[sixties-l] Re. sleeping democracy --Constitutional origins

From: Ted Morgan (epm2@lehigh.edu)
Date: 12/30/00

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    Passing this along apropos of this on-going discussion...
    Ted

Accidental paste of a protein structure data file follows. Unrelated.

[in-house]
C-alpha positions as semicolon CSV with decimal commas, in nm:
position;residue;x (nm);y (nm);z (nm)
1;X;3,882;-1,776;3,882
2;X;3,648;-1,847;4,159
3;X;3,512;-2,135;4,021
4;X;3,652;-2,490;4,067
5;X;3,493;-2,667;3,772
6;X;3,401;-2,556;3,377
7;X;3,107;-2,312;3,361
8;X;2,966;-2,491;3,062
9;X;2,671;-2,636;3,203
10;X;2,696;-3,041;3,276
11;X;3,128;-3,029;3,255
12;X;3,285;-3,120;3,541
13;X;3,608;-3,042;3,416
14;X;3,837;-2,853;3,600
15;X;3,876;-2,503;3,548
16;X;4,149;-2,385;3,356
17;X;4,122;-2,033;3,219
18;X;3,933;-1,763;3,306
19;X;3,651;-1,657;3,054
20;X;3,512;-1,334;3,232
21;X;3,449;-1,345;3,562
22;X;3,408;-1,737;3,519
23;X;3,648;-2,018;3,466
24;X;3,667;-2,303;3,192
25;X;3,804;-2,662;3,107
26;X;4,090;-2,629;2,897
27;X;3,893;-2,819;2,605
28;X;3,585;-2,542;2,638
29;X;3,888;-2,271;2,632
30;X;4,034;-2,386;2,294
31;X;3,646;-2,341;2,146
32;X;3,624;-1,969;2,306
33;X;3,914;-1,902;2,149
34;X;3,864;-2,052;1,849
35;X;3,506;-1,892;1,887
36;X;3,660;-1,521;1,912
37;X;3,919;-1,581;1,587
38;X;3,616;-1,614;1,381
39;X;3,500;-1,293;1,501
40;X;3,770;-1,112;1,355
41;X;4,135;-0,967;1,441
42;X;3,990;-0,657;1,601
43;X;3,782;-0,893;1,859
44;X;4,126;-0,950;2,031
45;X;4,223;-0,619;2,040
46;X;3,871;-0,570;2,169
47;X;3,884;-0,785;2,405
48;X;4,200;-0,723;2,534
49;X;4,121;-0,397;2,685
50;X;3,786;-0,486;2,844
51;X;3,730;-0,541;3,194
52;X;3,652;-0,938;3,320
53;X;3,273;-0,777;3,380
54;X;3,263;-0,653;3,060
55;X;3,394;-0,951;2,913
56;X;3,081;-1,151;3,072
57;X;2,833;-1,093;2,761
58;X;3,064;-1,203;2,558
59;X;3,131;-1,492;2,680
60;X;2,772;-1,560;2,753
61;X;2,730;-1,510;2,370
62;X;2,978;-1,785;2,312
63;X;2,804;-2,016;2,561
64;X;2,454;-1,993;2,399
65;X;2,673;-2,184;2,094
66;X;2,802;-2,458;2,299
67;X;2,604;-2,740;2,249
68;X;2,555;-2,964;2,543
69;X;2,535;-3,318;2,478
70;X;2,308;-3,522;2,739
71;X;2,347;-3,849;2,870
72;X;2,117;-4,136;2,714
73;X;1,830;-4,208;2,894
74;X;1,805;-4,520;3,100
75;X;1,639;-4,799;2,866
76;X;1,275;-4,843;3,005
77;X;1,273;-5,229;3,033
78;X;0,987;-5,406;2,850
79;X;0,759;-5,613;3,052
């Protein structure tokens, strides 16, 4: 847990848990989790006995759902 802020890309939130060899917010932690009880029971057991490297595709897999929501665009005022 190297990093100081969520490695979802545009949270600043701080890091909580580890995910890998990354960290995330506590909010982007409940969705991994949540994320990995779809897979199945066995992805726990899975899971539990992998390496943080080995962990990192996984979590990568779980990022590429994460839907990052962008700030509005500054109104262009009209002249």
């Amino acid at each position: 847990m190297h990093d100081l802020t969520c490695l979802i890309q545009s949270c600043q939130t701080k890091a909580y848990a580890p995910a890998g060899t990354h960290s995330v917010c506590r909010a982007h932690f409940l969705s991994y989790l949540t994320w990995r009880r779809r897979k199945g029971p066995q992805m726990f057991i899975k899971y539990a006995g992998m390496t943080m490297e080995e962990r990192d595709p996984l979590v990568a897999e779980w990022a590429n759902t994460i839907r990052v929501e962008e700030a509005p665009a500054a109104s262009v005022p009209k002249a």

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    Who were the 35 Framers of the Constitution? Jerry Fresia describes them in his book "TOWARD AN AMERICAN REVOLUTION": Abraham Baldwin of Georgia He was a wealthy lawyer who possessed a few thousand dollars worth of public securities. He wanted the Senate to be composed of men of property so that they could check the House of Representatives which was apt to be composed of men of less substantial wealth and therefore closer to the common people. Gunning Bedford of Delaware He was the son of a "substantial land owner," a lawyer, and was eventually elected governor of his state. He was in favor of a more democratic Constitution than the one we have now which he felt checked the "Representatives of the People" more than was necessary. William Blount of North Carolina He was born into a substantial planting family and was very deeply involved in land speculation. He enslaved human beings. Pierce Butler of South Carolina He enslaved thirty-one human beings. He also was a stockholder and director of the first United States bank. He felt that no congressional representatives should be directly elected by the people, that the Senate ought to represent property, and that slavery ought to be protected. He was responsible for the Constitution's fugitive slave law and he also "warmly urged the justice and necessity of regarding wealth in the apportionment of representation." George Clymer of Pennsylvania He possessed a large fortune, held public securities, and helped create the Bank of Pennsylvania. He believed that "a representative of the people is appointed to think for and not with his constituents." And later as a member of Congress "he showed a total disregard to the opinions of his constituents when opposed to the matured decisions of his own mind." John Dickinson of Delaware He was a member of one of the established landed families of the South, a lawyer, and he married into one of the wealthiest commercial families in Philadelphia. He wanted a monarchy and refused to sign the Declaration of Independence. He seems to have constantly worried about the "dangerous influence of those multitudes without property & without principle." Oliver Ellsworth of Connecticut He was the most successful lawyer Connecticut had yet known with a fortune "quite uncommonly large." He held public securities and invested in the Hartford Bank and the Hartford Broadcloth Mill. He was also regarded, perhaps more than any other member at the Convention, as someone who feared "levelling democracy." He argued that voting be limited to those who paid taxes. Regarding slavery he said, "As slaves multiply so fast...it is cheaper to raise than import them....[But] let us not intermeddle. As population increases; poor laborers will be so plenty as to render slaves useless." Benjamin Franklin of Pennsylvania He was a printer, scientist, author, diplomat and land speculator who had accumulated a "considerable" fortune. More than anyone at the convention, he was sympathetic to meaningful self-government. Because of this he was known to have serious doubts about the Constitution but signed it anyway. Charles L. Mee, Jr., in The Genius of the People, states, "Franklin disliked the document, thinking it cheated democracy." Elbridge Gerry of Massachusetts He was a Harvard graduate and a merchant with a considerable estate. In reference to the political unrest at the time of the Convention, he complained that "The evils we experience flow from the excess of democracy." He did not want any members of the new national government to be elected by popular vote, having been taught the "danger of the levelling spirit." Although he was quite active at the Convention, Gerry had numerous objections to the final draft and he refused to sign it. Nathaniel Gorham of Massachusetts He was a successful merchant who was involved in land speculation on a large scale. He expressed what was then the general attitude about the one chamber that was popularly elected (given the restricted franchise) when he said, "All agree that a check on the legislative branch is necessary." He was sympathetic to monarchy and during the Convention secretly wrote to European royalty in hope of involving someone with royal blood in governing the United States. Alexander Hamilton of New York He was an eminent lawyer who perhaps more than any other delegate was responsible for organizing the Convention, and later, as Secretary of the Treasury under President Washington, for implementing the Constitution and institutionalizing its relation to the private economy. He greatly admired monarchy and time and again emphasized the need to check "the amazing violence and turbulence of the democratic spirit." Hamilton believed that government ought to be an instrument in the hands of creditors, financiers, and bankers. When he later sought to create a national bank, he said that it would help unite "the interest and credit of the rich individuals with those of the state."15 His statement at the Convention concerning the relationship between government, the rich, and the poor deserves to be quoted at length because it represents what was then a very common attitude among elites: All communities divide themselves into the few and the many. The first are the rich and well born, the other the mass of the people. The voice of the people has been said to be the voice of God; and however generally this maxim has been quoted and believed, it is not true in fact. The people are turbulent and changing; they seldom judge or determine right. Give therefore to the first class a distinct, permanent share in the government. They will check the unsteadiness of the Second....Can a democratic assembly who annually revolve in the mass of the people, be supposed steadily to pursue the public good? Nothing but a permanent body can check the imprudence of democracy....It is admitted that you cannot have a good executive upon a democratic plan.16 William Samuel Johnson of Connecticut He was a wealthy and successful lawyer and graduate of Yale who refused to help in the War of Independence because he could not "conscientiously" take up arms against England. Clinton Rossiter describes him as "the nearest thing to an aristocrat in mind and manner that Connecticut had managed to produce in its 150 years." He was one of the few northerners at the Convention who simply did not worry about slavery or the slave trade. Rufus King of Massachusetts He was born into and married into wealthy families, was a Harvard graduate, and had extensive mercantile and other business interests. He was also a large holder of government securities and was later director of the first United States bank. King argued in favor of a strong unimpeachable executive and urged that the judiciary be permitted to check the political tendencies of common people whom he felt would use legislatures to attack the privilege of property owners. He was responsible for the clause which prevented any state from passing any law "impairing the obligation of contracts." This clause greatly helped the rich, as we shall see. John Langdon of New Hampshire He was "uniformly prosperous" and a "man of great wealth and pressing commercial interests," the "leading merchant" from Portsmouth. He was a large creditor of the new government (the third largest holder of public securities among all the Framers) and a strong supporter of a national bank. James Madison of Virginia He was a descendant of one of the old landed families, studied law at Princeton, and at one time enslaved 116 human beings. He has been called the "most active of all the moving spirits of the new government." For this reason he is acknowledged as the "Father" of the Constitution. He greatly feared that the majority of people with little or no property would take away the property of the few who held quite a bit. He very much liked the Constitution because he believed that it would check the majority from establishing "paper money," the "abolition of debts," an "equal division of property," or other "wicked projects." And in general it would prevent the majority from "discovering their own strength" and from acting "in union with each other." His defense of the Constitution in Federalist No. 10, found in the Appendix, is the most concise and clearest example of the political thought that undergirds our political institutions. Because his role in the design of the Constitution was so central, I shall quote him frequently; his political thought weighs heavily upon us today. Luther Martin of Maryland He was a successful lawyer and graduate of Princeton, but his fortune was never large. He enslaved "only" six human beings. He was in sympathy with poor debtors generally and argued that the government ought to protect the debtor against the "wealthy creditor and the moneyed man" in times of crisis. He refused to sign the Constitution, given its protection of creditors, and fought hard against its ratification. George Mason of Virginia He was a speculator in land, owning some 75,000 acres. He also owned $50,000 worth of other personal property and he enslaved 300 human beings. Like many large slaveowners, he feared a strong national government and a standing army. He was a strong proponent of the right of individuals to own property without government interference. Given the lack of a Bill of Rights and the strong central power sanctioned by the Constitution, Mason feared that the new system would result in "monarchy or a tyrannical aristocracy"; he refused to sign it. Mason is a classic example of a Framer for whom "rights" meant the protection of private power and privilege. Mason did not object to the anti-democratic features of the Constitution, rather he objected to the fact that a national government might someday interfere with his individual freedom as a property owner, that is, his "rights." John Francis Mercer of Maryland He enslaved six human beings. He also held a moderate amount of public securities. He stated that "the people cannot know and judge of the characters of candidates. The worst possible choice will be made." He left the Convention early, and strongly opposed the ratification of the Constitution. Gouverneur Morris of Pennsylvania He was a lawyer who was born into the landed aristocracy of New York. A rich man, he helped establish the Bank of North America. He was "an aristocrat to the core," once stating that "there never was, nor ever will be a civilized Society without an Aristocracy." He believed that common people were incapable of self-government and that poor people would sell their votes. He argued, "Give the votes to people who have no property, and they will sell them to the rich who will be able to buy them." Voting should be restricted to property owners. He shaped the Constitution more than most men at the Convention (he made 173 speeches, more than anyone) and was responsible for the style in which it was written. William Patterson of New Jersey He was a lawyer, graduate of Princeton, and attorney general of New Jersey who was born in Ireland. He resisted the creation of a strong central government and left the Convention early. Charles Pinckney of South Carolina A successful lawyer, and a considerable landowner, he enslaved fifty-two human beings. Taking the side of the creditor against the debtor, he had been among the Congressmen who were critical of the Articles of Confederation and sought the creation of a centralized national government. At twenty-nine, he was the youngest member of the Convention. He believed that members of government ought to "be possessed of competent property to make them independent & respectable." He wrote to Madison before the Constitution was ratified, "Are you not...abundantly impressed that the theoretical nonsense of an election of Congress by the people in the first instance is clearly and practically wrong, that it will in the end be the means of bringing our councils into contempt?" General Charles C. Pinckney of South Carolina A successful lawyer who worked for the merchants of Charlestown, he was also a large landowner in Charleston, and he enslaved human beings. He felt that the Senate ought to represent the "wealth of the country," that members of the government ought to hold property, and according to Clinton, believed in the need "for stiff measures to restrain the urges of arrant democracy." Edmund Randolph of Virginia He was a successful lawyer who owned 7,000 acres of land. He enslaved nearly 200 human beings. He held considerable public securities. He believed that the problems confronting the United States at the time were due to the "turbulence and follies of democracy." The new Constitution, therefore, ought to check popular will. He thought that the best way of doing this would be to create a independent Senate composed of relatively few rich men. George Read of Delaware A successful lawyer who "lived in the style of the colonial gentry," enslaved human beings, and was a signer of the Declaration of Independence. He was in favor of doing away with states and wanted the President to be elected for life and have absolute veto power. John Rutledge of South Carolina He was a very successful lawyer who also owned five plantations. He enslaved twenty-six human beings. He said that the defects of democracy have been found "arbitrary, severe, and destructive." We see in Rutledge a clear expression of the notion that the general welfare is, in essence, economic development and accumulation. With regard to the issue of objections to slavery, he stated: "Religion & humanity had nothing to do with this question. Interest alone is the governing principle with Nations. The true question at present is whether the Southern states shall or shall not be parties to the Union. If the Northern States consult their interests they will not oppose the increase of Slaves which will increase the commodities of which they will become the carriers." Roger Herman of Connecticut He was a shoemaker, storekeeper, farmer who rose from poverty to affluence and he also owned public securities. A signer of the Declaration and drafter of the Articles of Confederation, Sherman was not terribly enthusiastic about a strong national government. But nor was he enthusiastic about popular sovereignty. He said, "The people immediately should have as little to do as may be about the government. They want information and are constantly liable to be misled." Caleb Strong of Massachusetts He was a lawyer and Harvard graduate. He owned public securities and seems to have accumulated considerable wealth. He was in favor of more frequent congressional elections than what the Constitution eventually mandated. He left the Convention early and went home. George Washington of Virginia As we have noted, by several accounts Washington was the richest man in the United States and he enslaved hundreds of human beings. He made only one speech at the Convention and seems to have had no particular theory of government. He distrusted popular democratic tendencies and viewed criticism of the government, as Beard notes, as "akin to sedition." He also feared the growth of urban populations, stating that "The tumultuous populace of large cities are ever to be dreaded. Their indiscriminate violence prostates for the time all public authority." Hugh Williamson of North Carolina Educated as a medical doctor, he inherited a great trading operation. He also speculated in land and owned public securities. He wrote Madison following the Convention that he thought an "efficient federal government" would in the end contribute to the increase in value of his land. He sided with creditors against debtors in his state. At the Convention he was generally in favor of shifting power away from the states toward the national level. James Wilson of Pennsylvania Born in Scotland, he was a successful lawyer whose clients were primarily "merchants and men of affairs." He was one of the directors of the Bank of North America. He was involved in the corrupt Georgia Land Company and held shares "to the amount of at least one million acres." He later became a member of the Supreme Court. He was apprehensive, as were most of his colleagues, about the opportunity that common people would have to express themselves politically though legislatures. But he also believed that the judiciary would be a sufficient check on popular will. He, therefore, was in favor of more popular participation in the selection of government officials (popular election of the President and the Senate) than the Constitution permitted. ========================================== Subject: [PNEWS] Our Revolution and Constitution To: PNEWS-L@MAELSTROM.STJOHNS.EDU The Constitution was intended to ensure that only an elite few would be in charge of this government and those same few would also be in charge of the economy. This is as Michael Parenti says, a "democracy for the few." And, it is the founding fathers and their Constitituion that ensures that this is so. We do not live in a democracy. This is a system where terror and repression predominates here and abroad. It is due in large part to the concentration of corporate power. The Constitution and glorification thereof, does nothing if not inhibit our objections to this concentration of power. One of the Founders, John Adams, believed that "Men in general...who are wholly destitute of property, are also too little acquainted with public affairs to form a right judgment, and too dependent on other men to have a will of their own." [Eric Foner, Tom Paine and Revolutionary America (New York: Oxford University Press, 1976)] Whenever the "Framers" of the Constitution used the language, "the people" they meant only property owning people. These were the "people" who were to have limited participation in the government through the House of Representatives. These people were not even the richest and thus were considered the "middle classes." And, everyone below this property owning middle class were women, or people of color, indentured servants, and other people with NO property. They were "people in the first instance" as Charles Pinckney called them, or the majority, was simply "nonsense" and "wrong." "Political expression by these groups was not permitted and as we shall note, the Constitution was purposefully made to be anti-majoritarian in several ways. Representatives were to be of and among "the better people" who would have a material stake in society, who would be less given to some common impulse of passion, and who" [Toward an American Revolution - Exposing the Constitution and other Illusions - Jerry Fresia, South End Press] "......the Constitution protects the power of the more powerful. It does this because the Framers believed that it was the right of a few "better" people to own and control much of the earth's resources. And it does this because the Framers believed that the lives of women, people of color, and the poor ought to be defined in terms of the desires and interests of the rich. Resistance to this tyranny, from the Whiskey Rebellion of 1794 to the revolutionary leaders of today who are genuinely committed to directing meager resources to the majority poor in the Third World, are and have been brutally repressed because the national army created by the Constitution is directed by that document to preserve these relationships of disparity." [IBID] Likewise, the Electoral College which came out of the establishment of a U.S. Constitution was not democratizing; it was to the contrary, designed to reenforce the establishment and maintenance of power by an elite ruling class. It was nothing more and nothing less. Molly McGrath (608) 213-3314